Issa Rae

Coty Inc.’s chief financial officer, Patrice de Talhouët, is leaving the business to pursue other opportunities.

He is to stay on board through September and assist with a transition. Coty plans to hire an executive search firm to find his successor.

Over the past two years, de Talhouët has worked to integrate the 41 beauty brands that Coty acquired from Procter & Gamble, among other things.

“His leadership was especially important during Coty’s integration of the P&G Specialty Beauty Business, which is now largely complete,” said Coty chief executive officer Camillo Pane.

Ayesha Zafar, Coty senior vice president and group controller, will serve as interim cfo as of Sept. 15.

News of de Talhouët’s departure came in tandem with Coty’s financial results.

For the full year, the business posted $9.4 billion in net sales, a 22.8 percent increase driven primarily by growth in the luxury division, which grew 6 percent. Professional Beauty grew 1.7 percent, slightly offsetting the 4 percent decline in Consumer Beauty. The business posted a net loss of $168.8 million, narrowed from the prior year’s $422.2 million loss.

For the fourth quarter, Coty posted $2.3 billion in net sales, up 3 percent from the prior-year period. The business also posted a $181.3 million loss — narrowed by 41 percent from the prior year — and diluted adjusted earnings per share of 14 cents. In the quarter, Luxury grew 5.3 percent, Professional grew 2.1 percent and Consumer Beauty declined 3.4 percent.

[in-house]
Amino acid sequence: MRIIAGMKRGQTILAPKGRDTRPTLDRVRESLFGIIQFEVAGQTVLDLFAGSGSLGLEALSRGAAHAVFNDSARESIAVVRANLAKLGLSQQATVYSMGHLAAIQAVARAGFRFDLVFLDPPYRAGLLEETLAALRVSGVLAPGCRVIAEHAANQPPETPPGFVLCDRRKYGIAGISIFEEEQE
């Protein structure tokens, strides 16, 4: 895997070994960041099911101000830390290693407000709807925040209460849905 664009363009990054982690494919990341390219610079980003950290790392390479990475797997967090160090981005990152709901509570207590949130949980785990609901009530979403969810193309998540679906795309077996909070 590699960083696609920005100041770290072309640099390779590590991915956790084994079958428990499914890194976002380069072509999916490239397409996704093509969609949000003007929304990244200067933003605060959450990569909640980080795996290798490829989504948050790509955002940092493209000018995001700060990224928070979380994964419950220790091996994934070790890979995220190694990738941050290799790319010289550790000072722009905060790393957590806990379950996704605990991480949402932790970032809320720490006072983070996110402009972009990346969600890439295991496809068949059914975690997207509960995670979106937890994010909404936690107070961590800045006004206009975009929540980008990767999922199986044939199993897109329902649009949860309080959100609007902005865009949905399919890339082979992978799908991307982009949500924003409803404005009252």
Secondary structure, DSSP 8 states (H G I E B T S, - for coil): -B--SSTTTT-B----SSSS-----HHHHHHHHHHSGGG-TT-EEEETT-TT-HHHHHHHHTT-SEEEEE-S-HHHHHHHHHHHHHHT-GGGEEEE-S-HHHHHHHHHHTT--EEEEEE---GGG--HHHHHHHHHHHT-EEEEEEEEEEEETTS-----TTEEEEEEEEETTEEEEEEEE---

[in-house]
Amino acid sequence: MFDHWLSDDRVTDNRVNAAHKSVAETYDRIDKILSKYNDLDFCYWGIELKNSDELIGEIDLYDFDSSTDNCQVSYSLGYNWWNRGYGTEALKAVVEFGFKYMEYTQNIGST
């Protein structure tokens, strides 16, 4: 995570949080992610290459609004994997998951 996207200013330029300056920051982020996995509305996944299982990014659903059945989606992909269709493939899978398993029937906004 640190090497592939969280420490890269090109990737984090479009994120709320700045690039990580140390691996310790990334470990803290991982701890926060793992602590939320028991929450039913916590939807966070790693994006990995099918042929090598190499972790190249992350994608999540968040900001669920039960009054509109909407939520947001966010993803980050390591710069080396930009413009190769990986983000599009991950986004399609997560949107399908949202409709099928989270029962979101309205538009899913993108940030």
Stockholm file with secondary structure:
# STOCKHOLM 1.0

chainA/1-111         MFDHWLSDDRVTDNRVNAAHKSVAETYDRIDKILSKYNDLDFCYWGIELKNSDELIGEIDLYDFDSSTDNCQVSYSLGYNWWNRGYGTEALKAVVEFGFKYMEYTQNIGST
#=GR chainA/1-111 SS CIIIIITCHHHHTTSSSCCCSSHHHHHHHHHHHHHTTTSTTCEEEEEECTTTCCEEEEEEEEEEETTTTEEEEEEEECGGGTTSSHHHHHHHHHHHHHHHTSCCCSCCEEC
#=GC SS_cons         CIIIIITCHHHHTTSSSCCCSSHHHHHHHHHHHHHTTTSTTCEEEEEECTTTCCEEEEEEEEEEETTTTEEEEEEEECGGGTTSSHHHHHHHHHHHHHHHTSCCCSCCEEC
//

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For fiscal 2019, Coty is targeting EPS of 74 cents to 78 cents.

“Financial performance across quarters in [fiscal year 2019] will not be linear,” Pane said in a statement. “The peak of the impact of the supply chain disruptions due to our logistics and manufacturing consolidation will come in [the first quarter of 2019], with a smaller tail end in [the second quarter]. This will have a significant impact on both top and bottom line and, together with the impact of our brand rationalization program, is expected to drive a low teens decline in our [first quarter of fiscal 2019] adjusted operating income year-over-year. Having said that, we do expect that these business integration related impacts will be largely over by the end of first half 2019 and our [fiscal 2019] targets take these disruptions into consideration.”